Magnus Maximus at Trier
Towards the end of the fourth century, writes David Jones, a Spanish emperor from Britain and his Welsh empress held their spendid court in a city on the Moselle.
In A.D. 383 Magnus Maximus, the Governor of Roman Wales, was proclaimed Emperor by the legions occupying Britain. He crossed the Channel at the head of the army, accompanied by a personal bodyguard of Caernarvon men and a Welsh wife known to medieval legend as Helen of the Hosts. His invasion of Gaul led to the desertion of the Emperor Gratian’s troops, and Gratian himself was killed by his own men on August 15th.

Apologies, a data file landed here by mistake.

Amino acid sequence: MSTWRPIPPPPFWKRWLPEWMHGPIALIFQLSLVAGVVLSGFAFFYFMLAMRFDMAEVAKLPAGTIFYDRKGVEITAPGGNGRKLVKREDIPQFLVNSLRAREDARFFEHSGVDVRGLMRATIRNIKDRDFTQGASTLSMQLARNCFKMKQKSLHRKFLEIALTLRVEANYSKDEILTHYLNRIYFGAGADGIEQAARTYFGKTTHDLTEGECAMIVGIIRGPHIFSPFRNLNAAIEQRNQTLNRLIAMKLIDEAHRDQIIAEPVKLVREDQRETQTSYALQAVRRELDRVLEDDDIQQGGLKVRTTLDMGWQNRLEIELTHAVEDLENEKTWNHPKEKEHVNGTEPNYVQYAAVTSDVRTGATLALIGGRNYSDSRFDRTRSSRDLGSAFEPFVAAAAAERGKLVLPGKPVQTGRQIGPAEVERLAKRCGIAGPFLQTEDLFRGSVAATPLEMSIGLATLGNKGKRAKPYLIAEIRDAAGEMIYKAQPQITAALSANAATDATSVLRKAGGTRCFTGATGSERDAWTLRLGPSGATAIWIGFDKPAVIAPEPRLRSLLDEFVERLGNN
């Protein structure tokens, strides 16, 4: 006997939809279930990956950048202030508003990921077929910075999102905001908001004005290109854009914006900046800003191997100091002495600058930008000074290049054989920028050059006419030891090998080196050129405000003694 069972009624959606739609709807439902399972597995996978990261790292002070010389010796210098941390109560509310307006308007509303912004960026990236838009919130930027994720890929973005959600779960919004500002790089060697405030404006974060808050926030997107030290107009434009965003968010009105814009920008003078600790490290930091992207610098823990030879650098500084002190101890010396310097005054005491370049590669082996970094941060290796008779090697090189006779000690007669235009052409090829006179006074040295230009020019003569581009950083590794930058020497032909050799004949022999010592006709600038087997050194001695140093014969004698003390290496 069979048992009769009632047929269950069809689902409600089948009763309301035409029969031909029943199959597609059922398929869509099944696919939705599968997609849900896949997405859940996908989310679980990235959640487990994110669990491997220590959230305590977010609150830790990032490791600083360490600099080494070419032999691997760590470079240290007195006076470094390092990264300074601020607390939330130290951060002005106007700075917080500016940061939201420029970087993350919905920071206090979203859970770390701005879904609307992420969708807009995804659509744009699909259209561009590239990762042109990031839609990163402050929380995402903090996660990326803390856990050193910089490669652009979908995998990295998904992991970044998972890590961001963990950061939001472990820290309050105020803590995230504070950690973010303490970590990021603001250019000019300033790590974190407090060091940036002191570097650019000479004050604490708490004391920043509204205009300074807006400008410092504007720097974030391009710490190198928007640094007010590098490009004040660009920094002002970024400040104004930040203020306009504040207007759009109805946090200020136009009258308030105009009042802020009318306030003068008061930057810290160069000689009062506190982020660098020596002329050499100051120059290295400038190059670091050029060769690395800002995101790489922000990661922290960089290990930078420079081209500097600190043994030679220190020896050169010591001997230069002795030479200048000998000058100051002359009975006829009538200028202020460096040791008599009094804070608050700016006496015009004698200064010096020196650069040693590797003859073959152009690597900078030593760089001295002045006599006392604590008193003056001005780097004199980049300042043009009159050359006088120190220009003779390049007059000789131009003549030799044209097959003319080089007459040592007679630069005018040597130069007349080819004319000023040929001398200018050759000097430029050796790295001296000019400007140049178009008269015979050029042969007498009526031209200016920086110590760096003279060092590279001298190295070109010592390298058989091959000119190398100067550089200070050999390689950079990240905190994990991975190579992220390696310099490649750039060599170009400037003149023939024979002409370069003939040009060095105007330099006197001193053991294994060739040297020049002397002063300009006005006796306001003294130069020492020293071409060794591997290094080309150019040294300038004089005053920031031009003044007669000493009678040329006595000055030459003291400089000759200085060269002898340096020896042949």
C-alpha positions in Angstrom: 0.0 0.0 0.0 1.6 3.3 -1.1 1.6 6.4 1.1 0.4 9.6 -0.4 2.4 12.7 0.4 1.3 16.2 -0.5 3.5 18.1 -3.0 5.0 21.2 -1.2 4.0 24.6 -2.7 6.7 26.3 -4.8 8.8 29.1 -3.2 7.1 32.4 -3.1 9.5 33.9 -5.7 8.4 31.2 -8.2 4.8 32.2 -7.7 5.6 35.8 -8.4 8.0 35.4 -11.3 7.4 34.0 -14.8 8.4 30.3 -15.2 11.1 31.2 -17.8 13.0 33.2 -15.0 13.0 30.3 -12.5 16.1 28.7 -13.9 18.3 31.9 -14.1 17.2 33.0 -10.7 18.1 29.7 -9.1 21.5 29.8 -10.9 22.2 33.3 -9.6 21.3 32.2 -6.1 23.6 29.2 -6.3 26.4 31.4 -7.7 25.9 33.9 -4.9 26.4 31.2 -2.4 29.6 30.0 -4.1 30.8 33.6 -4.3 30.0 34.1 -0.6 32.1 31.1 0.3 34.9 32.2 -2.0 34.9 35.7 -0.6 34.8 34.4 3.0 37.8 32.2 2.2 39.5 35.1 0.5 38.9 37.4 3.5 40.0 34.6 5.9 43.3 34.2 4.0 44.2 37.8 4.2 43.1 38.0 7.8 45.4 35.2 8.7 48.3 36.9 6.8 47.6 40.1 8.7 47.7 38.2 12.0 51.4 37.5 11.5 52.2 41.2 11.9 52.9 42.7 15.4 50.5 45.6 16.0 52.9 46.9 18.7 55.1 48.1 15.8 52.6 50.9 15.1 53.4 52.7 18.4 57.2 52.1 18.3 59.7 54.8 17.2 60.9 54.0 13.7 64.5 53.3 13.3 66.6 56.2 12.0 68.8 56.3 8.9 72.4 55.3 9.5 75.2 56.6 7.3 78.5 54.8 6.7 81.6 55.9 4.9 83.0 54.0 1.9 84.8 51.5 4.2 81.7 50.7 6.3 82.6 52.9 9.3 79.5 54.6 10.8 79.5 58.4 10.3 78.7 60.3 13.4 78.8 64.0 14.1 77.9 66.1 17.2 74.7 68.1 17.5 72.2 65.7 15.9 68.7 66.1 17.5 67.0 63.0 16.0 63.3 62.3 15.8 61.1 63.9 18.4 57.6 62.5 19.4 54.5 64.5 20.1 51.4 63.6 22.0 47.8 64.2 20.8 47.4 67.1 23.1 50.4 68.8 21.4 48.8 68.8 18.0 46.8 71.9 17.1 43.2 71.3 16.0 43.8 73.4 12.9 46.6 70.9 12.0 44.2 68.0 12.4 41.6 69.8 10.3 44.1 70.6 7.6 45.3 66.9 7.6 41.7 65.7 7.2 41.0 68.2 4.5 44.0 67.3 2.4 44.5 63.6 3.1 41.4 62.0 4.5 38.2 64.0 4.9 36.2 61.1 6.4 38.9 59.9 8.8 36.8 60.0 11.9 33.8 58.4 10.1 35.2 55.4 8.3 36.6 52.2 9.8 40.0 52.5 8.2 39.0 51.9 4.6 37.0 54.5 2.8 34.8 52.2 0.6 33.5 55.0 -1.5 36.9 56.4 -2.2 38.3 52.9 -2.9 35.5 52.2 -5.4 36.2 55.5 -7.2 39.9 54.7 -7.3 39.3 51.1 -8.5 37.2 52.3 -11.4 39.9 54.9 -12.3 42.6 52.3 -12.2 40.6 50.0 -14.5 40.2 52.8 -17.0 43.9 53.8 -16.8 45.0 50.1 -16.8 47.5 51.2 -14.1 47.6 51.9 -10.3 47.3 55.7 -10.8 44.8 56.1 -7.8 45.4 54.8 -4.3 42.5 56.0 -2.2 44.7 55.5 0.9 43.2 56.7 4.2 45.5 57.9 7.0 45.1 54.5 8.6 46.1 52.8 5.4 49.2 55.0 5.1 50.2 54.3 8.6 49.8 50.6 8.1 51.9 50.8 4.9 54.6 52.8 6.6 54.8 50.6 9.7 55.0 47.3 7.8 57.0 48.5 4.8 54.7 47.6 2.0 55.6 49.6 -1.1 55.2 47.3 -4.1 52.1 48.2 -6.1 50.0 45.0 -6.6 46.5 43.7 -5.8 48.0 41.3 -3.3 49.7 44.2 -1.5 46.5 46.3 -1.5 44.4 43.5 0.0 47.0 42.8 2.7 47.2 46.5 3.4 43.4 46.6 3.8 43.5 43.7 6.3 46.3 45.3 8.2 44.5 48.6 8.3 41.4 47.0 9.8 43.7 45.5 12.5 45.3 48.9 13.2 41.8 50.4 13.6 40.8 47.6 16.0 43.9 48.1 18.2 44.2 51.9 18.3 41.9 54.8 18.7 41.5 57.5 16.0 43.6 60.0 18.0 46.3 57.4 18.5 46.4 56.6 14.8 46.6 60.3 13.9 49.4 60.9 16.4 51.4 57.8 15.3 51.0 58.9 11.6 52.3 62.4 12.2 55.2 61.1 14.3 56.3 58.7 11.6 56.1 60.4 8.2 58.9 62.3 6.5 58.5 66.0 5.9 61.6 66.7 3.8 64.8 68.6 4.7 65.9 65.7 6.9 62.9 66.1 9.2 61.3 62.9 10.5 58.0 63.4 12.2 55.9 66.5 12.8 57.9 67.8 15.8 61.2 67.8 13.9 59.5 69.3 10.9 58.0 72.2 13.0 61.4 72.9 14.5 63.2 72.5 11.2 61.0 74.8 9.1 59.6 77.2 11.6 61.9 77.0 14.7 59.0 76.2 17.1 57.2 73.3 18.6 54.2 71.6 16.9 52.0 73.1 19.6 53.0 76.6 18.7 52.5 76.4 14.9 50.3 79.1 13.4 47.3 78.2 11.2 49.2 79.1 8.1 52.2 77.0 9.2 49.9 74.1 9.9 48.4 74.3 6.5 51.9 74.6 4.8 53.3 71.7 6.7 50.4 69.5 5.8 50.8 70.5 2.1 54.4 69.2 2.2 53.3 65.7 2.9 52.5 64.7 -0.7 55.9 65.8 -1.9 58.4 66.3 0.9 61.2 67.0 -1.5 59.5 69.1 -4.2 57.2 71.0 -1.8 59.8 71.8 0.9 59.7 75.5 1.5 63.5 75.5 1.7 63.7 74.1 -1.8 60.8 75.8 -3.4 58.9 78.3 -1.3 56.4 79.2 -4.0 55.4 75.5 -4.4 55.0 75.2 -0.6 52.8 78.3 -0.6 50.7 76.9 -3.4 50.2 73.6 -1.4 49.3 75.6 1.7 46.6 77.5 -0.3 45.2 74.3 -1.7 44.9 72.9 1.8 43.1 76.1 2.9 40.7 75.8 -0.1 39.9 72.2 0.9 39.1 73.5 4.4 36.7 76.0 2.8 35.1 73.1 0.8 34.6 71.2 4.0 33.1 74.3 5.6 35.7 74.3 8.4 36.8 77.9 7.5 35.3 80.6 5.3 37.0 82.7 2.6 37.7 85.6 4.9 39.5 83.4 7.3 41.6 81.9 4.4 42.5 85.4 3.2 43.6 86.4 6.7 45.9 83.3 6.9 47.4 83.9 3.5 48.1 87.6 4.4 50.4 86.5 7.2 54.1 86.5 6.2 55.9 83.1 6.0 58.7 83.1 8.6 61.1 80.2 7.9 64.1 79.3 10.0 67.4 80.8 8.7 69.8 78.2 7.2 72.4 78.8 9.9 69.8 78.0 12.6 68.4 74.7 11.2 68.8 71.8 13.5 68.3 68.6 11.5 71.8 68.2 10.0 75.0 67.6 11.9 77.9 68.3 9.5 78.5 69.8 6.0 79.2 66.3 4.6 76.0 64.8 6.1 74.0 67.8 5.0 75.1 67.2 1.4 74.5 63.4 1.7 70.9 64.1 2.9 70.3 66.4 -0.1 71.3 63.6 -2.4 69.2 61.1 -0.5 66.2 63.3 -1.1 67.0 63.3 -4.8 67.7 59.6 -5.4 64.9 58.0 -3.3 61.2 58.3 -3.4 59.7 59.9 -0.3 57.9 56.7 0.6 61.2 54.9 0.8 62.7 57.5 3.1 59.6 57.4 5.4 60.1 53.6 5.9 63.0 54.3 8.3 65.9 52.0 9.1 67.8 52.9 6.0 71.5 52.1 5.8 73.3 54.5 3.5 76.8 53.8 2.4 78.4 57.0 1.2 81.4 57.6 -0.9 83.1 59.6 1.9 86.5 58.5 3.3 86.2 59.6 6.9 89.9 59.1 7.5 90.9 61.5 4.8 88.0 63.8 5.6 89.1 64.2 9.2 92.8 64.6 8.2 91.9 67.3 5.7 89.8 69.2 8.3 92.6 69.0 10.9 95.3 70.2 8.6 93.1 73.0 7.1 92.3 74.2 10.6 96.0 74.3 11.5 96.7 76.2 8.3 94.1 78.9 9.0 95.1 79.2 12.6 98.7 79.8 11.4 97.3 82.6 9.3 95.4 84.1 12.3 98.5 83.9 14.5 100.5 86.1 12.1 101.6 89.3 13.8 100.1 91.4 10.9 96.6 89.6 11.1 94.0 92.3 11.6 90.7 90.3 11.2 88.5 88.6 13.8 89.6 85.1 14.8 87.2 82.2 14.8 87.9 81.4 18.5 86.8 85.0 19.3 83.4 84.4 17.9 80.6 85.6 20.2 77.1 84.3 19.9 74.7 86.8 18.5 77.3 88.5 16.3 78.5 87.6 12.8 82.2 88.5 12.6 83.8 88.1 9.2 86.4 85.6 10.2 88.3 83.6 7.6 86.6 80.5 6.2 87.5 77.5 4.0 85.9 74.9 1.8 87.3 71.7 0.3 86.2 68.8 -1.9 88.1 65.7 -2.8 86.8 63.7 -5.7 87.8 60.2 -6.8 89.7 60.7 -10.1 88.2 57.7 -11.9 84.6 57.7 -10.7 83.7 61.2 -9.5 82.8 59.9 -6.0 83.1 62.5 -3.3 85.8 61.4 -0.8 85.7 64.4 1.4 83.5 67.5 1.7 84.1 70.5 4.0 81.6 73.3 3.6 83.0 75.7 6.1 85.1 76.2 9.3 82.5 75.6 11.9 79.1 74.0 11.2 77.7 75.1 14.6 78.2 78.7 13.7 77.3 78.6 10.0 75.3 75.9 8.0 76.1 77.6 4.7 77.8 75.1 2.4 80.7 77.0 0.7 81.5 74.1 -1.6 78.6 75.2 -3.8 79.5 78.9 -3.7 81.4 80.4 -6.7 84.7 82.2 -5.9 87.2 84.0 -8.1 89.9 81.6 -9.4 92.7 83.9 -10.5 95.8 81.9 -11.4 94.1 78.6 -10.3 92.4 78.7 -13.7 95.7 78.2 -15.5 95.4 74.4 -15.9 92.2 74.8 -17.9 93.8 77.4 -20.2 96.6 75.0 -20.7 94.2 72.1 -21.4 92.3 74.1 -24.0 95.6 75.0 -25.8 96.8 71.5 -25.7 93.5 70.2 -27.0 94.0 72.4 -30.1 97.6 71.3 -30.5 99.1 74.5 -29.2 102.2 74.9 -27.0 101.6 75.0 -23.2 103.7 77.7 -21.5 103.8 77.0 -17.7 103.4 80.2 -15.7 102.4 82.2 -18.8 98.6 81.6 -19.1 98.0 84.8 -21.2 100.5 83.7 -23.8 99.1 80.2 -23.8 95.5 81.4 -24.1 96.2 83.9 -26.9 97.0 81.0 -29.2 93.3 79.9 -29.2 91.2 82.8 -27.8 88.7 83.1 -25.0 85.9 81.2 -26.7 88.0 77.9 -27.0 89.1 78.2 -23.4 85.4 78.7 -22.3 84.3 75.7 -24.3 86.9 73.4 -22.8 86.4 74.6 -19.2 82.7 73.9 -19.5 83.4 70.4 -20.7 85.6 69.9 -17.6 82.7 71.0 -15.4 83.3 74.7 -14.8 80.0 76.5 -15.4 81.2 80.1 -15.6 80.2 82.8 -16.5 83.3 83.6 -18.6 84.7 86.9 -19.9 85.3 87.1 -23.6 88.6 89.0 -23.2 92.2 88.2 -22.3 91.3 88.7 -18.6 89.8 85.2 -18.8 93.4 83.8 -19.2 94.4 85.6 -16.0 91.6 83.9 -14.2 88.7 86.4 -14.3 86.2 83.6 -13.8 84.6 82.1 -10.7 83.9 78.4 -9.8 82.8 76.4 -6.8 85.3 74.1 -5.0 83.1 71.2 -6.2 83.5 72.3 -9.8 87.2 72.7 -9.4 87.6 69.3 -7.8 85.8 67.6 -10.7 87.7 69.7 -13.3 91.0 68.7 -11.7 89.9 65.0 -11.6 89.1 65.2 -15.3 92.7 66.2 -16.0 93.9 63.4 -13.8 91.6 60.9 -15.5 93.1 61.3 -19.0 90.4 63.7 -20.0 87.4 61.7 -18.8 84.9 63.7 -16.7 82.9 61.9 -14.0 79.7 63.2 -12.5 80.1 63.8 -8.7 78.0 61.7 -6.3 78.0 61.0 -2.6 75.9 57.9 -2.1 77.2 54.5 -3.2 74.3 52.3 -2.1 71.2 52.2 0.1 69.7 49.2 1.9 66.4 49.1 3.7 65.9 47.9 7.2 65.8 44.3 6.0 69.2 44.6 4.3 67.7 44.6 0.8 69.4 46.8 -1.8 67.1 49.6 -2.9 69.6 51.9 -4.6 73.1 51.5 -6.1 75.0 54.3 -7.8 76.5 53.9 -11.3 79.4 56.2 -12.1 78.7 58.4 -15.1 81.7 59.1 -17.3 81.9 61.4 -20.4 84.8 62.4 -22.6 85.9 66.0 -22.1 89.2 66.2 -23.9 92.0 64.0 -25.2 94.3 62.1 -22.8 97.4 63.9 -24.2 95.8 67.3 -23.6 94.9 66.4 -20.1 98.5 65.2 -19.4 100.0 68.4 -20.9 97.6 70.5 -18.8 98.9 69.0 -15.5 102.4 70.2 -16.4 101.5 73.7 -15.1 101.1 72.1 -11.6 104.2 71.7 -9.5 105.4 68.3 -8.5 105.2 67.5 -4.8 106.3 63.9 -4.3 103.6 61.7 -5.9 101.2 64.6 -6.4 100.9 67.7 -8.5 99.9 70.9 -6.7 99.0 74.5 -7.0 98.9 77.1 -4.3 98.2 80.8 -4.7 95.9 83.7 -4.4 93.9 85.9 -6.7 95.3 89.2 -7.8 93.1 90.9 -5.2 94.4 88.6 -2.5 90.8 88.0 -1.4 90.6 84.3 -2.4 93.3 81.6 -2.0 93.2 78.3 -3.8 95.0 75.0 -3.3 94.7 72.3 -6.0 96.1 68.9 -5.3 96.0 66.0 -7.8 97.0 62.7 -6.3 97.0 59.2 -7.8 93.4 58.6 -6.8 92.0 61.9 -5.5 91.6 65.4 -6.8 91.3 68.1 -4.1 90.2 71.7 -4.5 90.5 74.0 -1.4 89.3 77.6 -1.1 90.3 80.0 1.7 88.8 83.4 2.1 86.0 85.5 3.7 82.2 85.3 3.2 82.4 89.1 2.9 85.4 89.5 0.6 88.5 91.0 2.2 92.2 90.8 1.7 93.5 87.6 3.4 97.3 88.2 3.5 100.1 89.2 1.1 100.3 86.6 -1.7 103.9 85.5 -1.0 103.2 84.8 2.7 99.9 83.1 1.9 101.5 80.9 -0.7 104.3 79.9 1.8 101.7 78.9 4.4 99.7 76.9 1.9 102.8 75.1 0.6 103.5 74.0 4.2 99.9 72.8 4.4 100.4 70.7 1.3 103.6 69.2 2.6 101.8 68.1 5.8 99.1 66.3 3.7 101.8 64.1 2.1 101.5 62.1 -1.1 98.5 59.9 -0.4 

In the following year Maximus was recognized as western Emperor by Theodosius, ruler of the eastern half of the Roman Empire. The usurper set up his court at Trier in Gratian’s palace, and surrounded himself with the leading figures of the western world. For three years this Spanish-born officer, who had risen to power in Britain entirely by his own military and administrative ability, presided over a brilliant circle of literary and clerical figures, which included the poet Ausonius and Martin, Bishop of Tours, the founder of western monasticism.